Boltage is part sociology and part technology. The sociology is really the important part - our real goal is to make walking and biking a way of life. That means we need to win over the hearts and minds of kids. So we put a lot of effort into trying to make Boltage cool and developing incentive programs that connect with kids. The technology makes the job easier by giving us the information we need to implement incentives that reward repetition, which we think is the key to changing habits.
We think that in order for rewards to work best with kids, they need to be frequent and they need to come as quickly as possible. These rewards do not have to be expensive "things" - their real value lies in the accomplishments they represent. In fact, research shows that simple public recognition of accomplishments can be one of the most more effective motivators. And recognizing accomplishments builds self esteem and shows kids that their personal actions can make a difference.
We have created a number of incentive items based on this philosophy, like rubber wrist bands, stickers, hand stamps and temporary tattoos. This provides program operators with easy, low cost access to a variety of items that can be used as part of any number of incentive programs. Click here to learn more about how to order these items.
In addition, Boltage provides reports and data downloads to support incentive programs. One such report supports an incentive scheme where kids can earn different colored rubber wristbands for reaching specific Zap Levels (number of trips). This program is designed so that all the kids can earn rewards, regardless of how long it takes them to reach certain milestones. Kids who participate more are rewarded with different colored wristbands that represent higher levels of achievement. As kids collect wristbands, not only are they recognized for their accomplishments, but they develop a sense of belonging to a group leading the way toward a more sustainable future.
Another type of effective incentive program promotes group efforts, where the whole school strives to reach a common goal, or competes with another school to reach a big milestone. We have developed posters and reporting that let schools track their cumulative progress toward a goal, which can be miles, CO2 saved, number of trips, etc. Simply measuring and posting these results in the school hallway can provide strong motivation for the kids. These posters can be downloaded here and customized to reflect the specific needs of individual schools.
Winning the hearts and minds of kids can be tricky business - big companies spend millions trying to figure it out. We study their techniques and are constantly learning based on the experience of Boltage schools - and pass on best practices throughout our network. Our goal is to create a "brand" around Boltage on par with the characters created by the powerhouse media companies, and utilize it to drive the effectiveness of our incentive programs.
The purpose of the wiz bang technology is to support the incentive programs by providing kid-specific information day in and day out. This is a key difference between Boltage and other walk/bike incentive programs that focus on only a few days a year. International Walk to School Day is great - but everyone seems to walk just one day, and the next day they are right back in their cars. You simply can’t change habits without persistence.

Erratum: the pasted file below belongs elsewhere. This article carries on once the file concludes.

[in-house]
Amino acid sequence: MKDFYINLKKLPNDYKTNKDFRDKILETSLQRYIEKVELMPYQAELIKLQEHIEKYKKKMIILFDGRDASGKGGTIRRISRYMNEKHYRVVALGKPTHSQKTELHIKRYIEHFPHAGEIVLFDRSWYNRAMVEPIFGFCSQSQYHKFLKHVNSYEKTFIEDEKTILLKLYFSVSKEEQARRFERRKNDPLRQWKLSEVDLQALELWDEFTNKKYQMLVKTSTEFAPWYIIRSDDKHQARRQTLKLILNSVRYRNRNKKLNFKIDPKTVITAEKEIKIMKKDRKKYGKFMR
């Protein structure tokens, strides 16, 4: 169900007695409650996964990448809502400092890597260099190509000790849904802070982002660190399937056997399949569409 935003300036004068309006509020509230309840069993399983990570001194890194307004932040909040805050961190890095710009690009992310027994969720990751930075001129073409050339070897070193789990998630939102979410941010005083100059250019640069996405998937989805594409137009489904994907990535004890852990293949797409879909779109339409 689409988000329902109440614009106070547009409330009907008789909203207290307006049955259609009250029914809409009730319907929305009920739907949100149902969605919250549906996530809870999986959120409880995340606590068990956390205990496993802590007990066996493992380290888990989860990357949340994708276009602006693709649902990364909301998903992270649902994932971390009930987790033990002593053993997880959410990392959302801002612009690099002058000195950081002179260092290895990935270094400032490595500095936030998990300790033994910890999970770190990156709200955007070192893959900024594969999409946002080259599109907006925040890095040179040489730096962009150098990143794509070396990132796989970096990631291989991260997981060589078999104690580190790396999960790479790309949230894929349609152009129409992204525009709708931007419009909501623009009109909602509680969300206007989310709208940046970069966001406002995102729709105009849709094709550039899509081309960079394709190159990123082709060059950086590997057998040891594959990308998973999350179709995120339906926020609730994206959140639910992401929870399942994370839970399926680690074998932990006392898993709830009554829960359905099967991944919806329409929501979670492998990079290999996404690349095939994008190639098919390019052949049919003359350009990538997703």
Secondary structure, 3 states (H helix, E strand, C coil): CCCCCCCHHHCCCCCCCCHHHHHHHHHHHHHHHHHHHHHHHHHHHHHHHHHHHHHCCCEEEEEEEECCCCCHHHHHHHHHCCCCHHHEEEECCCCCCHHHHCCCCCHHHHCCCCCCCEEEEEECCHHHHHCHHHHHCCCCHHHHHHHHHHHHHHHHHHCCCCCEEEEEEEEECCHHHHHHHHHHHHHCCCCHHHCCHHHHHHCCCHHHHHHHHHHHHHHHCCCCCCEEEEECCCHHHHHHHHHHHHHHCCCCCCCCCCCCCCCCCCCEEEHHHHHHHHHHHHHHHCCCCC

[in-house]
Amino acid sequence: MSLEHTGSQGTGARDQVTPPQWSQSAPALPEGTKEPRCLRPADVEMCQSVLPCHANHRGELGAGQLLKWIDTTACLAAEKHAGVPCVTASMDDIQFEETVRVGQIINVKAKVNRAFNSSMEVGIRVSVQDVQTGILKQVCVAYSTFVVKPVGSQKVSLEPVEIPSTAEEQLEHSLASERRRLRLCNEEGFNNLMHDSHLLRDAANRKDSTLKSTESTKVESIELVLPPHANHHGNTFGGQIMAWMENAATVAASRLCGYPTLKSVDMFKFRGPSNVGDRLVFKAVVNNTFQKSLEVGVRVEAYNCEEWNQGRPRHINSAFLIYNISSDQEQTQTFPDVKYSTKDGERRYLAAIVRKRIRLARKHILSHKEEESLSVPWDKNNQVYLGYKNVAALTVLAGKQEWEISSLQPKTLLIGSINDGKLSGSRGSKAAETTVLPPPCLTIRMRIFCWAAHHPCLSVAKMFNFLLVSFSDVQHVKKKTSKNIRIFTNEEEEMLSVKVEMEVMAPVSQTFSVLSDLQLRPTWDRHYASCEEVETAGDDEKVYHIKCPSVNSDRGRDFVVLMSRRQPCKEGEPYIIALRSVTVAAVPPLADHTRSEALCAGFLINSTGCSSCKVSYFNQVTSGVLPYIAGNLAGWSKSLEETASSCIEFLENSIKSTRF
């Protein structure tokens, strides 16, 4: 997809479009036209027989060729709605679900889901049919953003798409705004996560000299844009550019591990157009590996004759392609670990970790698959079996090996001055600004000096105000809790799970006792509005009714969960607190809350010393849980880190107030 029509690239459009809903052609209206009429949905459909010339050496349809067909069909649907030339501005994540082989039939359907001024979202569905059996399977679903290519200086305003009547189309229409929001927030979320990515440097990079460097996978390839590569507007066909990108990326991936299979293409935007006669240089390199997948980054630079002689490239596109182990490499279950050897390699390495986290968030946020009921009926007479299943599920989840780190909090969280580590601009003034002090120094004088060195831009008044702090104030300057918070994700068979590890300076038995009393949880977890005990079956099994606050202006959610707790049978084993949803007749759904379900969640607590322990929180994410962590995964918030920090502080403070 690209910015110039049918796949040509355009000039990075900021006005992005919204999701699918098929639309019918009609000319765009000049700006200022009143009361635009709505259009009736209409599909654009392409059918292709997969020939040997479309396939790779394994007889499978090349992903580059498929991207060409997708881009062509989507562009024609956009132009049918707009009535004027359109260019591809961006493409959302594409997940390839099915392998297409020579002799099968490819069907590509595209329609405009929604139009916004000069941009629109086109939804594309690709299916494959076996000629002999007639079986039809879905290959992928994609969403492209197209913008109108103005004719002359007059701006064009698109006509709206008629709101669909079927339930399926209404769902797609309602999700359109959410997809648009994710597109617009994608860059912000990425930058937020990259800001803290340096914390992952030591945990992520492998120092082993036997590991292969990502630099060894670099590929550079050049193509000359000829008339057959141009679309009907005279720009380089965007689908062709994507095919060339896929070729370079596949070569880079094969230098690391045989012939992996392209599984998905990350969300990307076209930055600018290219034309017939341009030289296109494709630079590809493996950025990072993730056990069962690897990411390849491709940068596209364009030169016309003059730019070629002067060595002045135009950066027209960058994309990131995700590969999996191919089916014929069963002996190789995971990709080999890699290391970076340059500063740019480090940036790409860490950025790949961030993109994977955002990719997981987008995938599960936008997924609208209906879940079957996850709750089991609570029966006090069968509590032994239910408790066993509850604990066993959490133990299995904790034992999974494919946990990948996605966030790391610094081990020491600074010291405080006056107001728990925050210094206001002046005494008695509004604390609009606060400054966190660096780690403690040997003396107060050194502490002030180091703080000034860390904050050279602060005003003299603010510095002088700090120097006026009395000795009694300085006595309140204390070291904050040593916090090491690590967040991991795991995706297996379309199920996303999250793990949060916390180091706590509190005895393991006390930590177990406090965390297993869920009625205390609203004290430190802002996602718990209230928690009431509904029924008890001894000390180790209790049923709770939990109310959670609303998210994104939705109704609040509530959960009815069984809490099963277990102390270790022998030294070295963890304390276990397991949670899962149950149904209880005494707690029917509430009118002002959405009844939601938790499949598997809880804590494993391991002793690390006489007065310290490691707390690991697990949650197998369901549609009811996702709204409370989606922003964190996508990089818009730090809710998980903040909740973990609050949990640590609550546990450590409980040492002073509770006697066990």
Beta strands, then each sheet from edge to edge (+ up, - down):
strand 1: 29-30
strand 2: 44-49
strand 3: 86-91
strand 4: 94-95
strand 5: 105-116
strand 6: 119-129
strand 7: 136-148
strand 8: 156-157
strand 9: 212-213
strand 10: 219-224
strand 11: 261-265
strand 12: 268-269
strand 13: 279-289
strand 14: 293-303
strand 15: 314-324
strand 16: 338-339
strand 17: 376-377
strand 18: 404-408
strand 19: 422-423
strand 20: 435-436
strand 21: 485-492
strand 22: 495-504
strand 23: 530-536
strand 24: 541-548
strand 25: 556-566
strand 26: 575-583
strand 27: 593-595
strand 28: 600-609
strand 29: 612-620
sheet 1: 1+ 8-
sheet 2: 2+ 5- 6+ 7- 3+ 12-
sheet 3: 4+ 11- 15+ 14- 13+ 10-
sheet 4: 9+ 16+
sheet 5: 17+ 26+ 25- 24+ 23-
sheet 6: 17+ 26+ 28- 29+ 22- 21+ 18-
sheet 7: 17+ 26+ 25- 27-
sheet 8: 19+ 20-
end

Boltage solves this problem using a machine called the Zap, which is a solar powered, internet connected RFID reader (now that is a mouthful). RFID stands for Radio Frequency Identification, which is an emerging technology used extensively in industry. Kids get a RFID tag that attaches to their backpack, and the Zap reads their unique number when they go past it at the school. The Zap makes a cool beep (the little kids love that part). Then the Zap connects to the internet, and uploads its daily counts. Each kid has an account on our web site where they can see all their trips, and the school can run reports to support their incentive programs.
Because the Zap is solar powered, no wiring is required in installation. It connects to the internet using state of the art internet security. The Zap is typically placed in an area where kids can easily walk past it, but where it will not accidentally count kids who don’t walk or bike.
The Boltage program requires a strong local organization to engage with the kids and their families. A parent volunteer, often as part of a PTA/PTO, usually leads the organization. The program works best with the support of the school principal and a few teachers. We have also seen successful programs started by local health organizations, bike shops, and advocacy groups. The key is a group of people who can come together with enough time and energy to successfully engage the kids and support local logistics, like distributing tags and awards.
System Hardware $4,890 (plus $200 shipping)
Annual Maintenance $950 (starting in second year)
Additional RFID tags (100) $115 (system ships with 500 tags)
Schools have funded the program from a number of sources: PTA/PTO, local advocacy groups, individual donors, and grants from a variety of organizations, particularly Safe Routes to School (SRTS). For more information about SRTS, check these links: